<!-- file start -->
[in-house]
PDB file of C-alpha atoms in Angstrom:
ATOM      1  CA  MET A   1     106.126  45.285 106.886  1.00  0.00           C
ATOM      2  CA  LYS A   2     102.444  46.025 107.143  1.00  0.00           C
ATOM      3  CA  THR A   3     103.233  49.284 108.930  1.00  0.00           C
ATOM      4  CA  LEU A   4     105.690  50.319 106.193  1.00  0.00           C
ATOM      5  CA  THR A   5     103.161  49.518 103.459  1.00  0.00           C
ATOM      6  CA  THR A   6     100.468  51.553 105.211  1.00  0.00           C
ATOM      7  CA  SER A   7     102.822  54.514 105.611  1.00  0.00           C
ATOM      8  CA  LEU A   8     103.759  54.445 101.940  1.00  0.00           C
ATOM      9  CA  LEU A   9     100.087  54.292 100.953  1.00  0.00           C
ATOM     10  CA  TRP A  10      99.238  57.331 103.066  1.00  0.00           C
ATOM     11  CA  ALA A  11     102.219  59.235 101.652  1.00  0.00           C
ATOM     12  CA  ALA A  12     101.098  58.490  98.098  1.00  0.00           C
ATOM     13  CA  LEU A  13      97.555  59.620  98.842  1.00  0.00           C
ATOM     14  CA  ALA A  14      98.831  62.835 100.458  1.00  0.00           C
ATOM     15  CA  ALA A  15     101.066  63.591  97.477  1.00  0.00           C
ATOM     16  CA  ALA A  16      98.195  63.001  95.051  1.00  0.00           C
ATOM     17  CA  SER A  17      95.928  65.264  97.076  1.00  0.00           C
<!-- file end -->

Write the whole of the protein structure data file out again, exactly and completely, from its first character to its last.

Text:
[in-house]
PDB file of C-alpha atoms in Angstrom:
ATOM      1  CA  MET A   1     106.126  45.285 106.886  1.00  0.00           C
ATOM      2  CA  LYS A   2     102.444  46.025 107.143  1.00  0.00           C
ATOM      3  CA  THR A   3     103.233  49.284 108.930  1.00  0.00           C
ATOM      4  CA  LEU A   4     105.690  50.319 106.193  1.00  0.00           C
ATOM      5  CA  THR A   5     103.161  49.518 103.459  1.00  0.00           C
ATOM      6  CA  THR A   6     100.468  51.553 105.211  1.00  0.00           C
ATOM      7  CA  SER A   7     102.822  54.514 105.611  1.00  0.00           C
ATOM      8  CA  LEU A   8     103.759  54.445 101.940  1.00  0.00           C
ATOM      9  CA  LEU A   9     100.087  54.292 100.953  1.00  0.00           C
ATOM     10  CA  TRP A  10      99.238  57.331 103.066  1.00  0.00           C
ATOM     11  CA  ALA A  11     102.219  59.235 101.652  1.00  0.00           C
ATOM     12  CA  ALA A  12     101.098  58.490  98.098  1.00  0.00           C
ATOM     13  CA  LEU A  13      97.555  59.620  98.842  1.00  0.00           C
ATOM     14  CA  ALA A  14      98.831  62.835 100.458  1.00  0.00           C
ATOM     15  CA  ALA A  15     101.066  63.591  97.477  1.00  0.00           C
ATOM     16  CA  ALA A  16      98.195  63.001  95.051  1.00  0.00           C
ATOM     17  CA  SER A  17      95.928  65.264  97.076  1.00  0.00           C